Next to each premise and conclusion is a shorthand description of the sentence. So in AAI-3, the premise "All squares are rectangles" becomes "MaP"; the symbols mean that the first term ("square") is the middle term, the second term ("rectangle") is the predicate of the conclusion, and the relationship between the two terms is labeled "a" (All M are P).

The following table shows all syllogisms that are essentially different. The similar syllogisms share the same premises, just written in a different way. For example "Some pets are kittens" (SiM in Darii) could also be written as "Some kittens are pets" (MiS in Datisi).

In the Venn diagrams, the black areas indicate no elements, and the red areas indicate at least one element. In the predicate logic expressions, a horizontal bar over an expression means to negate ("logical not") the result of that expression.

This table shows all 24 valid syllogisms, represented by Venn diagrams. Columns indicate similarity, and are grouped by combinations of premises. Borders correspond to conclusions. Those with an existential assumption are dashed.

All Greeks are animals, animals are numerous, therefore all Greeks are numerousAll Greeks are men, all men are mortal therefore all Greeks are mortals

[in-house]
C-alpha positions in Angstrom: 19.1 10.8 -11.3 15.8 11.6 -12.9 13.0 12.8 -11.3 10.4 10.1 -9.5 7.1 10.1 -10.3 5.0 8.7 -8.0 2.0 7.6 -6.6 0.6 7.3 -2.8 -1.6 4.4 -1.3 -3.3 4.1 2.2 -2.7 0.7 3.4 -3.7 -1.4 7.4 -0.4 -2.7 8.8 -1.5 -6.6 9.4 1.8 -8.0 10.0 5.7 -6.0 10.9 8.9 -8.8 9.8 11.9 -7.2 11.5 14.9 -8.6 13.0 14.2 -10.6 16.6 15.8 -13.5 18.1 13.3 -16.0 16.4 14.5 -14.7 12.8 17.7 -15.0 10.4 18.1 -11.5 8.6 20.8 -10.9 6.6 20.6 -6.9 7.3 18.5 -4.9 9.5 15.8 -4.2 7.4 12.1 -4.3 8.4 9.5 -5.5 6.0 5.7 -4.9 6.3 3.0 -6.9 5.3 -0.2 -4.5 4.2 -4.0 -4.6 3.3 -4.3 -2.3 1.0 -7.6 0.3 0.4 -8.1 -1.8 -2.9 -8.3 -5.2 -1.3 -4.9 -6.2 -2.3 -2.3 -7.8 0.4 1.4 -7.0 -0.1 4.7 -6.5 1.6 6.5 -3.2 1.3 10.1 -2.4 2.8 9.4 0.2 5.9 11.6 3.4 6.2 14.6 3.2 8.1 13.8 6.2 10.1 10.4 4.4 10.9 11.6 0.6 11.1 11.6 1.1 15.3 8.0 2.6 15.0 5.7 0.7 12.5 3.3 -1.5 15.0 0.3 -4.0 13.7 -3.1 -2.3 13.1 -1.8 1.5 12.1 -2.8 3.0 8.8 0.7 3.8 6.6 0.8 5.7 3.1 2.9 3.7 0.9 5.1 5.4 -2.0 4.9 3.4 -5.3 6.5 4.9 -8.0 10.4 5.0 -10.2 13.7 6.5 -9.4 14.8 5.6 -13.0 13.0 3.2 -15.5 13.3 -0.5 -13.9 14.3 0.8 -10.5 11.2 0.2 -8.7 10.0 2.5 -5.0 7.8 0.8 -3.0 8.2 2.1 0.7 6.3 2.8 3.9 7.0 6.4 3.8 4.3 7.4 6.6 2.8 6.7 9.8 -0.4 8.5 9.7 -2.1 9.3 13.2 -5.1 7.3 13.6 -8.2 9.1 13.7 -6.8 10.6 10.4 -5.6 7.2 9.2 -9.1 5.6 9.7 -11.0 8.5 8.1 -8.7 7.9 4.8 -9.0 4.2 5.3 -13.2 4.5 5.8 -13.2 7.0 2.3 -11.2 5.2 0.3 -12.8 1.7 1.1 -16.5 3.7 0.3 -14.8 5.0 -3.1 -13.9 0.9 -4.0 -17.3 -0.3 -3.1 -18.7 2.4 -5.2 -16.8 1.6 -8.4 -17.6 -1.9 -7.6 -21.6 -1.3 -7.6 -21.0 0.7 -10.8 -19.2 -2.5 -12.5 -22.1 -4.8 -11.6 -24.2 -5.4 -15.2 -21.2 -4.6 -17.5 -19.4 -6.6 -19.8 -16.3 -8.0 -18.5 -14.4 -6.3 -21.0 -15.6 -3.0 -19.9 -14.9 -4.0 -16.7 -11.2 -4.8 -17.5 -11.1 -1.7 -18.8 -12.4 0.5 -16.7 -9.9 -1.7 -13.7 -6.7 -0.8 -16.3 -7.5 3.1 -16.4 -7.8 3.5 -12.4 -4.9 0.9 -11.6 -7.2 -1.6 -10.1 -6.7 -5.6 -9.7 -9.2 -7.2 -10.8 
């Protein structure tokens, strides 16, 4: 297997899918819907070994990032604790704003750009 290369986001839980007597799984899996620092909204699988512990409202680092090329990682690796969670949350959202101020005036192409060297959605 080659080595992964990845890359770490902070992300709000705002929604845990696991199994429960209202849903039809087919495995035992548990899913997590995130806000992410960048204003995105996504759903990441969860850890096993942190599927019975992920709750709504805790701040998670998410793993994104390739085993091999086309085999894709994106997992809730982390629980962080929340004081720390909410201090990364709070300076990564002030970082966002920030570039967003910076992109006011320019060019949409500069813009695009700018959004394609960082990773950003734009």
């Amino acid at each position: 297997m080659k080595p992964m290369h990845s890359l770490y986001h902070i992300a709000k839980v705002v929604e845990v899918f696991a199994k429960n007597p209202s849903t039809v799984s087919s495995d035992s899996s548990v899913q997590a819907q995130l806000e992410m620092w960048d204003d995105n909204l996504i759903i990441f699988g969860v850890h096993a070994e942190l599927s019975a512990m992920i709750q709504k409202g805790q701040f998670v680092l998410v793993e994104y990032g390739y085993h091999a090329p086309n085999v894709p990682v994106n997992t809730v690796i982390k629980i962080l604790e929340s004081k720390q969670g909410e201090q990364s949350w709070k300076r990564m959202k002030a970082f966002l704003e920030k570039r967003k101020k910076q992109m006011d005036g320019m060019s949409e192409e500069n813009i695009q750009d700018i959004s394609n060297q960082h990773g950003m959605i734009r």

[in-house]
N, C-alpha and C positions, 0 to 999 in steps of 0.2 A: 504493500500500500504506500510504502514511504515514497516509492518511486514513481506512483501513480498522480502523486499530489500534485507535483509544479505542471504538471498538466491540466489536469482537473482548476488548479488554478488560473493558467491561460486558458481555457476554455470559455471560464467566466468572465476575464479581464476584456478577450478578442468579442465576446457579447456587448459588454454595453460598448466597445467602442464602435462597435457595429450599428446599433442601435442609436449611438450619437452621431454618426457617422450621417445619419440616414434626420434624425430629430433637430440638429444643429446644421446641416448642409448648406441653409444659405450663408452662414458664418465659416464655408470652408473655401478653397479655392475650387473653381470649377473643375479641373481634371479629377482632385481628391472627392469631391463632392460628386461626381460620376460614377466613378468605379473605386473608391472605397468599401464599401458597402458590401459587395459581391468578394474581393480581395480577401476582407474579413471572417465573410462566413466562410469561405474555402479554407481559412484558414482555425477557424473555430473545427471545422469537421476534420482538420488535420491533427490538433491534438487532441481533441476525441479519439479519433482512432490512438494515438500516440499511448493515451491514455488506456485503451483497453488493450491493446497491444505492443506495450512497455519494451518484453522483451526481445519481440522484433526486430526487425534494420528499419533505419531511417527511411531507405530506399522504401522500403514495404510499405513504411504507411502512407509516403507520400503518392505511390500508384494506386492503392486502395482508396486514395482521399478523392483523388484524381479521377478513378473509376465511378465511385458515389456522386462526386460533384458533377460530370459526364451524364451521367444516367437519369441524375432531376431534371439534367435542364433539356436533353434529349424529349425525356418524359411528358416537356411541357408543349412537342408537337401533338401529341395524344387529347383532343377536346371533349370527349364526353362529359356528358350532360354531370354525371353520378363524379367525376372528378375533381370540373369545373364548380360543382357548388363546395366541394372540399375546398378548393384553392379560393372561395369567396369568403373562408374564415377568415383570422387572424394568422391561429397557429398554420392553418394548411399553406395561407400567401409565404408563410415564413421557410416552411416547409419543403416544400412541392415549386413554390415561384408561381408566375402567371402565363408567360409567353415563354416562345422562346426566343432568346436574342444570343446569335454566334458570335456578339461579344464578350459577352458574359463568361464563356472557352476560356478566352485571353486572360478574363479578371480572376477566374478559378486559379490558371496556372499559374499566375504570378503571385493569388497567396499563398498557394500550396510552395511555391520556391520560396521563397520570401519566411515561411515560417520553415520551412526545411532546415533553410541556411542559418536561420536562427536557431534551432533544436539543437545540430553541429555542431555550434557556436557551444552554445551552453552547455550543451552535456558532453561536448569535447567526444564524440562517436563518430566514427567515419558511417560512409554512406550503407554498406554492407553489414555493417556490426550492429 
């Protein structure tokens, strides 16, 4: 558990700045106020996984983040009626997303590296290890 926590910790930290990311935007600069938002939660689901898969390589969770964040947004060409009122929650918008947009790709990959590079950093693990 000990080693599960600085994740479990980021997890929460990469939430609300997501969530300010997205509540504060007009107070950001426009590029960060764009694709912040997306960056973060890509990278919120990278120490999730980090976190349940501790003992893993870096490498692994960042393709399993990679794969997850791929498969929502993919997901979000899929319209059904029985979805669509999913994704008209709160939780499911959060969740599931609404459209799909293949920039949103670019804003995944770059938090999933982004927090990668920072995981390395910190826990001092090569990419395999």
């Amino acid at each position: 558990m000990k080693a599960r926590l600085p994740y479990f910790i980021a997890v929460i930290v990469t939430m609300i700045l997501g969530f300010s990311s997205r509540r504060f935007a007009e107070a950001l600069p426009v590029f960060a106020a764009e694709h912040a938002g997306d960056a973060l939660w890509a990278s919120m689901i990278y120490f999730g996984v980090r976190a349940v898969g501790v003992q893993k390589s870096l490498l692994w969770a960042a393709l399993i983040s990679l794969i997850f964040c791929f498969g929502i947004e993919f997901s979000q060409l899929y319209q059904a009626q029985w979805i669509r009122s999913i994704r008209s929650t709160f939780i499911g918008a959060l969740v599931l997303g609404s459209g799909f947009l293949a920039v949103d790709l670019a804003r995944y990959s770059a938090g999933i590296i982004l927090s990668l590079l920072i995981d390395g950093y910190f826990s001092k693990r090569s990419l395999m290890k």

However, medieval logicians were aware of the problem of existential import and maintained that negative propositions do not carry existential import, and that positive propositions with subjects that do not supposit are false.

For example, if it is accepted that AiB is false if there are no As and AaB entails AiB, then AiB has existential import with respect to A, and so does AaB. Further, if it is accepted that AiB entails BiA, then AiB and AaB have existential import with respect to B as well. Similarly, if AoB is false if there are no As, and AeB entails AoB, and AeB entails BeA (which in turn entails BoA) then both AeB and AoB have existential import with respect to both A and B. It follows immediately that all universal categorical statements have existential import with respect to both terms. If AaB and AeB is a fair representation of the use of statements in normal natural language of All A is B and No A is B respectively, then the following example consequences arise:

"All flying horses are mythical" is false if there are no flying horses.
If "No men are fire-eating rabbits" is true, then "There are fire-eating rabbits" is true; and so on.

If it is ruled that no universal statement has existential import then the square of opposition fails in several respects (e.g. AaB does not entail AiB) and a number of syllogisms are no longer valid (e.g. BaC,AaB->AiC).

These problems and paradoxes arise in both natural language statements and statements in syllogism form because of ambiguity, in particular ambiguity with respect to All. If "Fred claims all his books were Pulitzer Prize winners", is Fred claiming that he wrote any books? If not, then is what he claims true? Suppose Jane says none of her friends are poor; is that true if she has no friends?

Determining the validity of a syllogism involves determining the distribution of each term in each statement, meaning whether all members of that term are accounted for.

In simple syllogistic patterns, the fallacies of invalid patterns are: